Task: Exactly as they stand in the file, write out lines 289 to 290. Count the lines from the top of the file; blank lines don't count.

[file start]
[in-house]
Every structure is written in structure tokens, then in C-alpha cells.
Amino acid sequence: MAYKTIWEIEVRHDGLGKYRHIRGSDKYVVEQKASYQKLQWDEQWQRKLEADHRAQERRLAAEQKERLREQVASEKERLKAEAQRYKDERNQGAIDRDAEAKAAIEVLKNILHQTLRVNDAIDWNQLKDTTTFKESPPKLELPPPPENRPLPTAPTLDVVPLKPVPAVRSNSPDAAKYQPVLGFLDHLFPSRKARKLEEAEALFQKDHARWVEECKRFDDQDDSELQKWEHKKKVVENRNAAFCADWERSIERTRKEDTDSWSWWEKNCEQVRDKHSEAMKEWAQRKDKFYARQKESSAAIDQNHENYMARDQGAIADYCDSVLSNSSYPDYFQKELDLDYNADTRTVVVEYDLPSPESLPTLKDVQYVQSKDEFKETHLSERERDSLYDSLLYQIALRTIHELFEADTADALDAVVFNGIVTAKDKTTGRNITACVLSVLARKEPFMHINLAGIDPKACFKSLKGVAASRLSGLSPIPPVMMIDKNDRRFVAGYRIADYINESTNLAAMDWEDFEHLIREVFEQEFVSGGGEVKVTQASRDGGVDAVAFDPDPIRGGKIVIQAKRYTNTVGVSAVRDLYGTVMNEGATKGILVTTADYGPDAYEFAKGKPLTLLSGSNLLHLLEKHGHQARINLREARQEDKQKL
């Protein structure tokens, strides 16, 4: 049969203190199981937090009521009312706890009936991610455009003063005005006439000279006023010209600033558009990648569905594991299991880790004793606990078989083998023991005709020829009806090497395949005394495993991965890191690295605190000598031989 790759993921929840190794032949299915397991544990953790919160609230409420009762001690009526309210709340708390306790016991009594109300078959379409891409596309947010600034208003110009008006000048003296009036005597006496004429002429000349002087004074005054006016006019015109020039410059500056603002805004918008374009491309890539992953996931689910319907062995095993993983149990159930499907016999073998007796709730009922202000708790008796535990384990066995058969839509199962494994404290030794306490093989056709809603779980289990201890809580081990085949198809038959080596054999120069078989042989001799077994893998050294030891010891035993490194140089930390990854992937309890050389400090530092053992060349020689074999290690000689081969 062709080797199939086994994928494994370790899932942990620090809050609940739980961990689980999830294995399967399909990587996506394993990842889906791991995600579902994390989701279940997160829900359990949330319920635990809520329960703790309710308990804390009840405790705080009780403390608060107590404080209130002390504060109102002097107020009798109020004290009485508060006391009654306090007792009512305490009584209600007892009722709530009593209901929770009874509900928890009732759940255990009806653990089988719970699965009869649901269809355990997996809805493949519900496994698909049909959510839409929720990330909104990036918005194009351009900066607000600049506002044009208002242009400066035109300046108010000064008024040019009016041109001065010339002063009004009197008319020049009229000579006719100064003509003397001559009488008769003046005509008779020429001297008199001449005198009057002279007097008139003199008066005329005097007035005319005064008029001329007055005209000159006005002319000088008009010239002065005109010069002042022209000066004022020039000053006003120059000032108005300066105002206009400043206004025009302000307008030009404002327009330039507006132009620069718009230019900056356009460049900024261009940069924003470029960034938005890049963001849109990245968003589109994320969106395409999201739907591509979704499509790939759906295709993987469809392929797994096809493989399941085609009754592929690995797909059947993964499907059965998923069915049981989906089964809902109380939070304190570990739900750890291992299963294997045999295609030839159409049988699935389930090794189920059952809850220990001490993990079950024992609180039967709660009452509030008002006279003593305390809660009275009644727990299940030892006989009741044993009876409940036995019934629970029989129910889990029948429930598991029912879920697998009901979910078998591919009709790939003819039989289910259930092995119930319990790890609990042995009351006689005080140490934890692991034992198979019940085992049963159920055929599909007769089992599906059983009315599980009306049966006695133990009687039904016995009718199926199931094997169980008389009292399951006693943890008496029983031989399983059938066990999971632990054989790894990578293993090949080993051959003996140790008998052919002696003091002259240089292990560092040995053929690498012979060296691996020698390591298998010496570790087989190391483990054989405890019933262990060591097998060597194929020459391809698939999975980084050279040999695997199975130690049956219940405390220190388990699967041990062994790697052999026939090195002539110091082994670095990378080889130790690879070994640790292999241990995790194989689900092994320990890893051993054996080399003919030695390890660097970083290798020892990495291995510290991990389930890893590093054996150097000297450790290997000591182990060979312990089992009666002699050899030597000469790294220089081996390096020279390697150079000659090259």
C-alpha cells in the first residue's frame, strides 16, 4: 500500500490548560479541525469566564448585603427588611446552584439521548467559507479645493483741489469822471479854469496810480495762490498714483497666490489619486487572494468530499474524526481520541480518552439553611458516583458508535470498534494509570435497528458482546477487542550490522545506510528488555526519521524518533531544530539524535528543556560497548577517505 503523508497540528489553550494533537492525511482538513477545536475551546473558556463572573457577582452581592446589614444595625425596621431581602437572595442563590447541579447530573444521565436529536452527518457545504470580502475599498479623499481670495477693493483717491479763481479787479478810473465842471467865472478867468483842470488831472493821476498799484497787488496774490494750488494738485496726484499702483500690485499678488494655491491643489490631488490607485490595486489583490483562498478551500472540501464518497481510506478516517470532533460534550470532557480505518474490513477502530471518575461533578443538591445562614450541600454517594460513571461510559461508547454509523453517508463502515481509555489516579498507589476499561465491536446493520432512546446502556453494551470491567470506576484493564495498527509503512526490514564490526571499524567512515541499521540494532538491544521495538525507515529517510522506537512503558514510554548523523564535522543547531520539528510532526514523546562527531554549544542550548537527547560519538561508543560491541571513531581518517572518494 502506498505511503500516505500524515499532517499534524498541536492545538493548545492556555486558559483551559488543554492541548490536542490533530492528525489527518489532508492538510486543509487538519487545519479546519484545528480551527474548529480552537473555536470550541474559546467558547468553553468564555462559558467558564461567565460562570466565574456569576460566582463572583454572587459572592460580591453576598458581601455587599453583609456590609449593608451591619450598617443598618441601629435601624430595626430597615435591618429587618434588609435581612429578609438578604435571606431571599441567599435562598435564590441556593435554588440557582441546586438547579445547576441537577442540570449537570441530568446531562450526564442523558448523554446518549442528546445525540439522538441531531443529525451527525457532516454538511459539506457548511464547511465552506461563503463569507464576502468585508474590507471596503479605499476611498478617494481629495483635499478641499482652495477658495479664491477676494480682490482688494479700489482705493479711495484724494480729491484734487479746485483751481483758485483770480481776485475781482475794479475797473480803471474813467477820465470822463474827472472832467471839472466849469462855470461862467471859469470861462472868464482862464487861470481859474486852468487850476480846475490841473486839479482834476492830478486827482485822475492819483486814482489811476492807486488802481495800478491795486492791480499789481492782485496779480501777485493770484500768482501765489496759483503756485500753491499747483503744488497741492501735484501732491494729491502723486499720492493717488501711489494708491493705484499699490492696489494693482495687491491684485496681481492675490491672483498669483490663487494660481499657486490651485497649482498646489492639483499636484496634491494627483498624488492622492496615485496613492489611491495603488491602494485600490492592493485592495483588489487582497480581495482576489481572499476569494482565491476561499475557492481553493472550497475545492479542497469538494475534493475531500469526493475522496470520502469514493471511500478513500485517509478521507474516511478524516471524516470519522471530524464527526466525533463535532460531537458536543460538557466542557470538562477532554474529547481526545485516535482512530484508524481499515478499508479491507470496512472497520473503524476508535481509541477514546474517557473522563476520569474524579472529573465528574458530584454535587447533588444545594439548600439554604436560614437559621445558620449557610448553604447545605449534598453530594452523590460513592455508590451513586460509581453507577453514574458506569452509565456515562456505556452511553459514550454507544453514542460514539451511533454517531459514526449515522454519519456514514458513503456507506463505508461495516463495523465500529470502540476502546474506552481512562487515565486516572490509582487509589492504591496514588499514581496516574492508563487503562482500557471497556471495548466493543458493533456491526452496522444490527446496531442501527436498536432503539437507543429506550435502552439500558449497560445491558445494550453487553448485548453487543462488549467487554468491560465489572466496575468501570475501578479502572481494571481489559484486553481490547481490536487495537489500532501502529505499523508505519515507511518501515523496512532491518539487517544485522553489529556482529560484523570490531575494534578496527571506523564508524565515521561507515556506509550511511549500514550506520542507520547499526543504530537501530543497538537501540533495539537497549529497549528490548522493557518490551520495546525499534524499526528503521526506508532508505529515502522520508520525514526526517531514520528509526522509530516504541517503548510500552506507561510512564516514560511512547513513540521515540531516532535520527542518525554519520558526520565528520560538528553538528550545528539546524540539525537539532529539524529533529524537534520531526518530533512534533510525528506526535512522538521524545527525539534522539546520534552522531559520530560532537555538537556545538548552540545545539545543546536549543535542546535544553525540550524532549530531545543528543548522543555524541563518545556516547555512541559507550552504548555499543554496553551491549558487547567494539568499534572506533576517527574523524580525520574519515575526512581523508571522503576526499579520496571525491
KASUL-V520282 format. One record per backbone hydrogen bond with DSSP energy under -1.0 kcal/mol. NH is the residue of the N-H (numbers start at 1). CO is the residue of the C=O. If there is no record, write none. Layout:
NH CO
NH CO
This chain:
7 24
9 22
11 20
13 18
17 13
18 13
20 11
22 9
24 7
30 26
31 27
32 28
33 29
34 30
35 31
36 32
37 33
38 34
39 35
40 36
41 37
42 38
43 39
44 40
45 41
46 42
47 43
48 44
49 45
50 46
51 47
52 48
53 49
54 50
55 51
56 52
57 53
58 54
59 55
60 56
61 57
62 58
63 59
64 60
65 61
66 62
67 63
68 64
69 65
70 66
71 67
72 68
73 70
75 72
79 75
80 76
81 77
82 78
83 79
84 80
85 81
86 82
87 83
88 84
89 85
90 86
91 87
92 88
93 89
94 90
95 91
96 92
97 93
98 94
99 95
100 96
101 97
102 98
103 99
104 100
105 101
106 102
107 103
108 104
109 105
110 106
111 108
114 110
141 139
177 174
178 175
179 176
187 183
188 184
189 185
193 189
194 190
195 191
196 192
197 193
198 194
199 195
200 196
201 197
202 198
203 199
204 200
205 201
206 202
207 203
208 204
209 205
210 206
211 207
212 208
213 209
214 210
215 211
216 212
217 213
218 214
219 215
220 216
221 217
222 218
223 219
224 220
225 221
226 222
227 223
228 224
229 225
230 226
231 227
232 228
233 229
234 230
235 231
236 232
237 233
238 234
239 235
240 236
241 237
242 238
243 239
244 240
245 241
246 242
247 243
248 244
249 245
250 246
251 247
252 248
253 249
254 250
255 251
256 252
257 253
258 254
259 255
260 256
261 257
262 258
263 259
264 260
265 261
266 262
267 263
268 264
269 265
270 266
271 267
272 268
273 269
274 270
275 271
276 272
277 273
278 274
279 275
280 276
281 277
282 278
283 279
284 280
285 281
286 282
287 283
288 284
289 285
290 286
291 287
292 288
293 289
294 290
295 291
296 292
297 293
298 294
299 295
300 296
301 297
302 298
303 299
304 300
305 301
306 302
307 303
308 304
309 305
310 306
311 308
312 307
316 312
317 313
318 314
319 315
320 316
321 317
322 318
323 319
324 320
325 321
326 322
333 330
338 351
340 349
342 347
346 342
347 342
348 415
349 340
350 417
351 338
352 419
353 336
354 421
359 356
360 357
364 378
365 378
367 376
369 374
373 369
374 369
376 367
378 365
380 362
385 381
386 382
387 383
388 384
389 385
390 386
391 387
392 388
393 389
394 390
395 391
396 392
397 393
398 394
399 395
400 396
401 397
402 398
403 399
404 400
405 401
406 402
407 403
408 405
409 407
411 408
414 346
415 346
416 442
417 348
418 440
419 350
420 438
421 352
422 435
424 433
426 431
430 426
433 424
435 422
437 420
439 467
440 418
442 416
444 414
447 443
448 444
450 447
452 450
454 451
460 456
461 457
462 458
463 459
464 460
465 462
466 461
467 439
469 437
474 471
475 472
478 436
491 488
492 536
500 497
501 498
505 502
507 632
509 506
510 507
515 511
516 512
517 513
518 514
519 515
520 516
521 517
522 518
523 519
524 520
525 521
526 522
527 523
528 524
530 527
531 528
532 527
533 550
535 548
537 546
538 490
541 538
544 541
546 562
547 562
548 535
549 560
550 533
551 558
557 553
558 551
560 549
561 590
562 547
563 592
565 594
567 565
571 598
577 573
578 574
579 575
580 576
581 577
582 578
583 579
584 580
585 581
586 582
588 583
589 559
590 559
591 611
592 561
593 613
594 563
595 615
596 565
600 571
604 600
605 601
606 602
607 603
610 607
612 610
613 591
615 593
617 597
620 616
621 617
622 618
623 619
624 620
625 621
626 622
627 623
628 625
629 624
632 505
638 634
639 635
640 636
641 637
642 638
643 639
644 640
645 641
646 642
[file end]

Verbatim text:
417 348
418 440